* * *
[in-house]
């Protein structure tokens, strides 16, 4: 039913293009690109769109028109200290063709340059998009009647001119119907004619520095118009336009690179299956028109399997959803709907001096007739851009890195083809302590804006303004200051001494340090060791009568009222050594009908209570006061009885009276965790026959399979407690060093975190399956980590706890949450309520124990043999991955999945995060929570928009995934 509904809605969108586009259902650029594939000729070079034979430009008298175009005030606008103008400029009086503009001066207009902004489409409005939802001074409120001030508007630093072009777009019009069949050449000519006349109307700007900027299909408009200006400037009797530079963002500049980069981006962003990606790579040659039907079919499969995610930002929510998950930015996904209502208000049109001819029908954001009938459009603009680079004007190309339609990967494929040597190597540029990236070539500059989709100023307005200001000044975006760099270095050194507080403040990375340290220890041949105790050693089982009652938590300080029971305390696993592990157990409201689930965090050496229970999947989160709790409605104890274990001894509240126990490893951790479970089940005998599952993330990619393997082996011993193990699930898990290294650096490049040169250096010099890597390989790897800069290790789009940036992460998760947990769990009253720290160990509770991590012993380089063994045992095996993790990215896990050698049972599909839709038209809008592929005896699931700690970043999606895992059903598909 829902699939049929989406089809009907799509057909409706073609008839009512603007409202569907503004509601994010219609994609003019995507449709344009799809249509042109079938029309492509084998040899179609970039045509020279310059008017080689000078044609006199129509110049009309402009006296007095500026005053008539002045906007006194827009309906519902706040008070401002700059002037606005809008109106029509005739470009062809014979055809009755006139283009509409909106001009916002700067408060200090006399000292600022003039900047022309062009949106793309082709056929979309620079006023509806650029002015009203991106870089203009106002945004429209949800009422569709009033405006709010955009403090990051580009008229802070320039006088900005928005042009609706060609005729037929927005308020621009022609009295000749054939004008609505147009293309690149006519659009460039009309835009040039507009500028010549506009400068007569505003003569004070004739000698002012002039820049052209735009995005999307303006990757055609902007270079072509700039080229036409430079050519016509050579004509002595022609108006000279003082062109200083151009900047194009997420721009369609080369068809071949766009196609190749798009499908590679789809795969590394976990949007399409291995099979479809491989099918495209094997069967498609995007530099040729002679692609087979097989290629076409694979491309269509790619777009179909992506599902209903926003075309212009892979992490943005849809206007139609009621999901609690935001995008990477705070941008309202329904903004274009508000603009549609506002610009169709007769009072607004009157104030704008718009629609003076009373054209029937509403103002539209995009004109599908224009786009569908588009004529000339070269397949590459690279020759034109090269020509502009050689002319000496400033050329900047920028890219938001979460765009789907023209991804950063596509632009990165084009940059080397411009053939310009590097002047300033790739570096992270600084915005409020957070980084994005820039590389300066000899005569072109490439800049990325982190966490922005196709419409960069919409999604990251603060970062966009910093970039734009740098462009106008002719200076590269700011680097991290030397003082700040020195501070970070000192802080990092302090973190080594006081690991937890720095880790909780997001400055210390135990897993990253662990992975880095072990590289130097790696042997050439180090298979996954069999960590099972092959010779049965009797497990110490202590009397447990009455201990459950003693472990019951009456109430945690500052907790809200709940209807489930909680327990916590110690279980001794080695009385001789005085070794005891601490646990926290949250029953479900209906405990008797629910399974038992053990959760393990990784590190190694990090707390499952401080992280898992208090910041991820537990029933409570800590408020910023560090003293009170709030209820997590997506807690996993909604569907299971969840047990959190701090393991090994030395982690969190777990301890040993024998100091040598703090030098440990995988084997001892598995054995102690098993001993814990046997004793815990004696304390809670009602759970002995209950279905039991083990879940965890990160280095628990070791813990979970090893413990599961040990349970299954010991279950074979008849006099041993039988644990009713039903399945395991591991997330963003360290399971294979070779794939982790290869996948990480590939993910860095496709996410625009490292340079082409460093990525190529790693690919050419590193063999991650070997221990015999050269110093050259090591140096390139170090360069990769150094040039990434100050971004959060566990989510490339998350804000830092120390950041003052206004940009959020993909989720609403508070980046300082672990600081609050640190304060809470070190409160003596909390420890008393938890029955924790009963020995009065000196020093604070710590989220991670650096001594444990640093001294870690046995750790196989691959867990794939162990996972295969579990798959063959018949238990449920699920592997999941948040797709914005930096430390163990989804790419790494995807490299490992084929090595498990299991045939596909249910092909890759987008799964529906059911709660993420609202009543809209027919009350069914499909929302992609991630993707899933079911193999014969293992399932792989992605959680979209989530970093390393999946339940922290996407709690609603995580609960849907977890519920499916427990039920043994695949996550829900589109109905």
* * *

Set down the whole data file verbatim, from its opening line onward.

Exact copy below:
[in-house]
């Protein structure tokens, strides 16, 4: 039913293009690109769109028109200290063709340059998009009647001119119907004619520095118009336009690179299956028109399997959803709907001096007739851009890195083809302590804006303004200051001494340090060791009568009222050594009908209570006061009885009276965790026959399979407690060093975190399956980590706890949450309520124990043999991955999945995060929570928009995934 509904809605969108586009259902650029594939000729070079034979430009008298175009005030606008103008400029009086503009001066207009902004489409409005939802001074409120001030508007630093072009777009019009069949050449000519006349109307700007900027299909408009200006400037009797530079963002500049980069981006962003990606790579040659039907079919499969995610930002929510998950930015996904209502208000049109001819029908954001009938459009603009680079004007190309339609990967494929040597190597540029990236070539500059989709100023307005200001000044975006760099270095050194507080403040990375340290220890041949105790050693089982009652938590300080029971305390696993592990157990409201689930965090050496229970999947989160709790409605104890274990001894509240126990490893951790479970089940005998599952993330990619393997082996011993193990699930898990290294650096490049040169250096010099890597390989790897800069290790789009940036992460998760947990769990009253720290160990509770991590012993380089063994045992095996993790990215896990050698049972599909839709038209809008592929005896699931700690970043999606895992059903598909 829902699939049929989406089809009907799509057909409706073609008839009512603007409202569907503004509601994010219609994609003019995507449709344009799809249509042109079938029309492509084998040899179609970039045509020279310059008017080689000078044609006199129509110049009309402009006296007095500026005053008539002045906007006194827009309906519902706040008070401002700059002037606005809008109106029509005739470009062809014979055809009755006139283009509409909106001009916002700067408060200090006399000292600022003039900047022309062009949106793309082709056929979309620079006023509806650029002015009203991106870089203009106002945004429209949800009422569709009033405006709010955009403090990051580009008229802070320039006088900005928005042009609706060609005729037929927005308020621009022609009295000749054939004008609505147009293309690149006519659009460039009309835009040039507009500028010549506009400068007569505003003569004070004739000698002012002039820049052209735009995005999307303006990757055609902007270079072509700039080229036409430079050519016509050579004509002595022609108006000279003082062109200083151009900047194009997420721009369609080369068809071949766009196609190749798009499908590679789809795969590394976990949007399409291995099979479809491989099918495209094997069967498609995007530099040729002679692609087979097989290629076409694979491309269509790619777009179909992506599902209903926003075309212009892979992490943005849809206007139609009621999901609690935001995008990477705070941008309202329904903004274009508000603009549609506002610009169709007769009072607004009157104030704008718009629609003076009373054209029937509403103002539209995009004109599908224009786009569908588009004529000339070269397949590459690279020759034109090269020509502009050689002319000496400033050329900047920028890219938001979460765009789907023209991804950063596509632009990165084009940059080397411009053939310009590097002047300033790739570096992270600084915005409020957070980084994005820039590389300066000899005569072109490439800049990325982190966490922005196709419409960069919409999604990251603060970062966009910093970039734009740098462009106008002719200076590269700011680097991290030397003082700040020195501070970070000192802080990092302090973190080594006081690991937890720095880790909780997001400055210390135990897993990253662990992975880095072990590289130097790696042997050439180090298979996954069999960590099972092959010779049965009797497990110490202590009397447990009455201990459950003693472990019951009456109430945690500052907790809200709940209807489930909680327990916590110690279980001794080695009385001789005085070794005891601490646990926290949250029953479900209906405990008797629910399974038992053990959760393990990784590190190694990090707390499952401080992280898992208090910041991820537990029933409570800590408020910023560090003293009170709030209820997590997506807690996993909604569907299971969840047990959190701090393991090994030395982690969190777990301890040993024998100091040598703090030098440990995988084997001892598995054995102690098993001993814990046997004793815990004696304390809670009602759970002995209950279905039991083990879940965890990160280095628990070791813990979970090893413990599961040990349970299954010991279950074979008849006099041993039988644990009713039903399945395991591991997330963003360290399971294979070779794939982790290869996948990480590939993910860095496709996410625009490292340079082409460093990525190529790693690919050419590193063999991650070997221990015999050269110093050259090591140096390139170090360069990769150094040039990434100050971004959060566990989510490339998350804000830092120390950041003052206004940009959020993909989720609403508070980046300082672990600081609050640190304060809470070190409160003596909390420890008393938890029955924790009963020995009065000196020093604070710590989220991670650096001594444990640093001294870690046995750790196989691959867990794939162990996972295969579990798959063959018949238990449920699920592997999941948040797709914005930096430390163990989804790419790494995807490299490992084929090595498990299991045939596909249910092909890759987008799964529906059911709660993420609202009543809209027919009350069914499909929302992609991630993707899933079911193999014969293992399932792989992605959680979209989530970093390393999946339940922290996407709690609603995580609960849907977890519920499916427990039920043994695949996550829900589109109905």